Auckland, New Zealand: Western Ring Route Perth, Australia: Dialogue with the City Charlotte, United States: The Region Speaks Need for another main artery to take traffic through Auckland. The Western Ring Route project included a section that was likely to require a large additional budget. NZ legislation required Transit to demonstrate community support for proposed tolling option. Determine how to accommodate the region's tremendous growth. The objective of Dialogue with the City was to jointly plan to make Perth the world's most livable city by 2030. Discuss the impact of growth on the region and generate recommendations on addressing the most pressing challenges Deliberative workshops, World Caf 100 The Transit Board dropped the proposal for tolling as much of the feedback was critical of the costs of creating tolling infrastructure and collecting tolls. Transit continues to investigate ways of completing the WRR using other funding means Input from the meeting is being used by the Western Australian Planning Commission to devise their strategic plan for the Perth and surrounding areas. Participants discussed the shared values of the region and identified and prioritised four critical issues: improving understanding of the interdependence of transportation, economic development, environment, and land use decisions; the environment; education (resource allocation, access, and quality); and transportation Participants strongly endorsed the bolstering of existing public transit service as well as the expansion of bus and rail to fill in the current gaps and create a seamless and integrated system. The 2007-2017 Community Plan was written based on the results of the Summit. (Aucklan d 2006)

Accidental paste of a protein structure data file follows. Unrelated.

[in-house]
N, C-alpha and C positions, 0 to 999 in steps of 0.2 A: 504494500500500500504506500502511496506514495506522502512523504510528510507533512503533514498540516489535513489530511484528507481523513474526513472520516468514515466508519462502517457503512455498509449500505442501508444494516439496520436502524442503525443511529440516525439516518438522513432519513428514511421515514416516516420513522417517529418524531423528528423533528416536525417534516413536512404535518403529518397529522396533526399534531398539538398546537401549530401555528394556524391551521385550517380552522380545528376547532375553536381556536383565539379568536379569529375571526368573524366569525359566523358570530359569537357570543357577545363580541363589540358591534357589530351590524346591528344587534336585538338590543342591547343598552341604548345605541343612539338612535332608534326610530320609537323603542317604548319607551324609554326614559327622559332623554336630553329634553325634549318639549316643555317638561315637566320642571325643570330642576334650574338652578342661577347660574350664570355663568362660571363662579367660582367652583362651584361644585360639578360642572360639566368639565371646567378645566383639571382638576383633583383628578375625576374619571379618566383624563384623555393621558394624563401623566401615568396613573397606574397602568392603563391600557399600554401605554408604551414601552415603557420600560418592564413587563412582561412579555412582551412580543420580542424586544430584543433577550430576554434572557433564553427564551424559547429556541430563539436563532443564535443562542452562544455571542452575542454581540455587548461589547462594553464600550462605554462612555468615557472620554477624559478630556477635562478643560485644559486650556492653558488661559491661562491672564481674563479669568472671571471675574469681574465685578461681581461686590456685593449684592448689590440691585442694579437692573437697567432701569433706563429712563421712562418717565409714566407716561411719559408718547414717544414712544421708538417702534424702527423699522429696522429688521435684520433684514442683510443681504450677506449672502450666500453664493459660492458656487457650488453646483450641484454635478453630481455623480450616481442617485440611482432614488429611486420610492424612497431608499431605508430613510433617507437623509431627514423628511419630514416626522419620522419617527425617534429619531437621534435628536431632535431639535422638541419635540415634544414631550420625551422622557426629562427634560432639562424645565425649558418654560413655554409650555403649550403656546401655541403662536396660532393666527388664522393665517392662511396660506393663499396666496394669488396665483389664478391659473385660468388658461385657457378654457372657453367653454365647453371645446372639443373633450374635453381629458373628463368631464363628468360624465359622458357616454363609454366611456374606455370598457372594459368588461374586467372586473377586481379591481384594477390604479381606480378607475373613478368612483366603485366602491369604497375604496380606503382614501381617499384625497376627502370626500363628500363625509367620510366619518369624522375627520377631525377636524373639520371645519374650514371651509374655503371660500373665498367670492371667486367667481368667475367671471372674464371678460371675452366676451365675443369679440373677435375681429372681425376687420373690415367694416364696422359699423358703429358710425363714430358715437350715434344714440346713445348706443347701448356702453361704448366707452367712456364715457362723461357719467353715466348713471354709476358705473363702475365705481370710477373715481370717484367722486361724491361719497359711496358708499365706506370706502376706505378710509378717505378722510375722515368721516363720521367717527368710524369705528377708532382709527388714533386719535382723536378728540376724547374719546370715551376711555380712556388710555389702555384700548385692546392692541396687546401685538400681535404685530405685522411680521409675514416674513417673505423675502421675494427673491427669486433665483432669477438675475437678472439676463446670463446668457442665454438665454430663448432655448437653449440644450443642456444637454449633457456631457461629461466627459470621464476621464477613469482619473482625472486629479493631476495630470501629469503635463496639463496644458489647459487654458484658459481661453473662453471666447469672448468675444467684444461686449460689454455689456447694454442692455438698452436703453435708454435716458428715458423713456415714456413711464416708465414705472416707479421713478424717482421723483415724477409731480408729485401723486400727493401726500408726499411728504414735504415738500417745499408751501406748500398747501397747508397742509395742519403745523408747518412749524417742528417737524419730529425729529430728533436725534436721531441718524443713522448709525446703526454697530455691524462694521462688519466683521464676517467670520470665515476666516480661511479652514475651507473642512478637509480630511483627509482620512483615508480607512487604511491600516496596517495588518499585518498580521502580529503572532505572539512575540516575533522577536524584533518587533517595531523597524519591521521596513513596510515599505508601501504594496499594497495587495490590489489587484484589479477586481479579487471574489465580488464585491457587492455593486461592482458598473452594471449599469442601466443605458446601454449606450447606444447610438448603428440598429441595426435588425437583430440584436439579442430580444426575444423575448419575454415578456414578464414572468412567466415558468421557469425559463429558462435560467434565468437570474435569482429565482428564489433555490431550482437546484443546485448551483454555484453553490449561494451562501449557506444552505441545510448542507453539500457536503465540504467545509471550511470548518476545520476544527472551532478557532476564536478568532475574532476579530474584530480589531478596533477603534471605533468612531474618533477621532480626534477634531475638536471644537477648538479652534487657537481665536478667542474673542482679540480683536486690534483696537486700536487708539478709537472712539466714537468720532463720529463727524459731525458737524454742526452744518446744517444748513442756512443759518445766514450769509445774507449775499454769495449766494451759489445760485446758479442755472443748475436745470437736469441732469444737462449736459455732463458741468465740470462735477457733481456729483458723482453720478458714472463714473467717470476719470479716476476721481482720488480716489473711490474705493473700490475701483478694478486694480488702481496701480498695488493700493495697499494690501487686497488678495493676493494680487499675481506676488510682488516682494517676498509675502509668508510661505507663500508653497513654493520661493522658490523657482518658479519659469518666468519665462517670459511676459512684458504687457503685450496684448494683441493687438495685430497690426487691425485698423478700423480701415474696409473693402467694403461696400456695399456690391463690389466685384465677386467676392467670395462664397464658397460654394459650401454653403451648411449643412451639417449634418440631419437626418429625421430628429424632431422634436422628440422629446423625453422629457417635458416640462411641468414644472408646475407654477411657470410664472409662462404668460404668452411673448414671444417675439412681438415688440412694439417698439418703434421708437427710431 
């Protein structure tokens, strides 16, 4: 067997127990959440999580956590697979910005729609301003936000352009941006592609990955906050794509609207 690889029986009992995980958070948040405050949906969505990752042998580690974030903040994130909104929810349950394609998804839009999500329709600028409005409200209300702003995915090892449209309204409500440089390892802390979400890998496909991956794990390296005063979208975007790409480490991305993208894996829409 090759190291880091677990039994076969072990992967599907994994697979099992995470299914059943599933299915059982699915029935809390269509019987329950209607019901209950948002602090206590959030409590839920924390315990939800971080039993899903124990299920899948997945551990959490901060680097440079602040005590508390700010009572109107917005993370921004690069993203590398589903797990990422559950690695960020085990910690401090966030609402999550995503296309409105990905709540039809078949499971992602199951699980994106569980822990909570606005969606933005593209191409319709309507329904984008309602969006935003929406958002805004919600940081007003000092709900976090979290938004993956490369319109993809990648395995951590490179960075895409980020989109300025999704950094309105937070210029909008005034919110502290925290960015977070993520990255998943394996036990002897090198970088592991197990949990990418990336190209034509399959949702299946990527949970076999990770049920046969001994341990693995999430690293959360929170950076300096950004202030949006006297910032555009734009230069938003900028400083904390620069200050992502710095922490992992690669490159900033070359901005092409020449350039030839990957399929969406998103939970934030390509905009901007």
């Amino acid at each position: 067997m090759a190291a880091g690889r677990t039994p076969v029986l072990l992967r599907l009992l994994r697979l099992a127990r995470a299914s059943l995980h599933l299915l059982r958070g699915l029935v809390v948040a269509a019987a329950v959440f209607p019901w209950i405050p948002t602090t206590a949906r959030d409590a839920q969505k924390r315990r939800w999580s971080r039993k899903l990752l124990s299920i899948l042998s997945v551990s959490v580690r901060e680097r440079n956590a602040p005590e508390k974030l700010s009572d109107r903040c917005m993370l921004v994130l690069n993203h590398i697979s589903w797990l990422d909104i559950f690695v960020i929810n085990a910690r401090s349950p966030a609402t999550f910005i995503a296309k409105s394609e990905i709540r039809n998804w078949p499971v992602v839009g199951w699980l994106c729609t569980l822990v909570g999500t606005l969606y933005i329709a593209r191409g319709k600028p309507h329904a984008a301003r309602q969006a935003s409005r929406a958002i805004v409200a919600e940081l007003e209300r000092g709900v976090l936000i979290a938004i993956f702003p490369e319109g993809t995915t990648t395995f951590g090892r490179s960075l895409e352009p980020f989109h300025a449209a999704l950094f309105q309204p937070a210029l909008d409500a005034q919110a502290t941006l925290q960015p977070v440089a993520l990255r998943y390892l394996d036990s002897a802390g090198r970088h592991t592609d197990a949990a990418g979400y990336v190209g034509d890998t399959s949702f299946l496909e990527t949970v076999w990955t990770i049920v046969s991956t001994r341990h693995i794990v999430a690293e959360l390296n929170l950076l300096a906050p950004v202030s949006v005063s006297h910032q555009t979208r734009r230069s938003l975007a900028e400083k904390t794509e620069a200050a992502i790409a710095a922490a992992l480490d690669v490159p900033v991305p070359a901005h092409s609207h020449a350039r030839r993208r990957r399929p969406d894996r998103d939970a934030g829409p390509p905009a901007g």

21st Century Town Meeting


st

1100

(HartzKarp 2005) (Charlott e 2003)

21 Century Town Meeting

175

10

11

Merrillville, US: Creating Tomorrow Today Port Philip, Australia: Port Philip Speaks Chicago, US: Common Ground Hannover, Germany: Brgergutachten Attraktiver PNV Heidelberg, Germany: Verkehrsforum Heidelberg

A Forum on the Future of Northwest Indiana. Participants discussed regional opportunities and challenges, and their individual and collective visions for the future. Develop community priorities for the 2007 Port Phillip Community Plan.

21 Century Town Meeting

st

500

(NIPRC 2008)

21 Century Town Meeting

st

750

(Port Philip 2007) (Chicago 2001) (Sinning et al. 1996)

12 13

Develop regional goals that would guide the development of an integrated land use and transportation plan. Analyze strength and weaknesses of existing public transport system and develop suggestions for improvement.

21 Century Town Meeting Citizens' Jury, Brgergutachten

st

1000

Results from the meeting led to the merger of regional land use and transportation agencies. 200 page expertise (Brgergutachten) with 180 suggestions for improvement of public transport in Hannover, citizens have also been consulted in thematic work groups during implementation over the course of 2 years. Resulting transport development plan (Verkehrsentwicklungsplan) has been implemented by community council. 56% increase in public transport patronage since 1990.

297

14

Looking for concrete measures in the framework of a longterm plan; main aims where to secure mobility and maintain quality of life

Transport Forum

128 interest groups

(Sellnow 2002)

12 WCTR, July 11-15, 2010 Lisbon, Portugal

th

22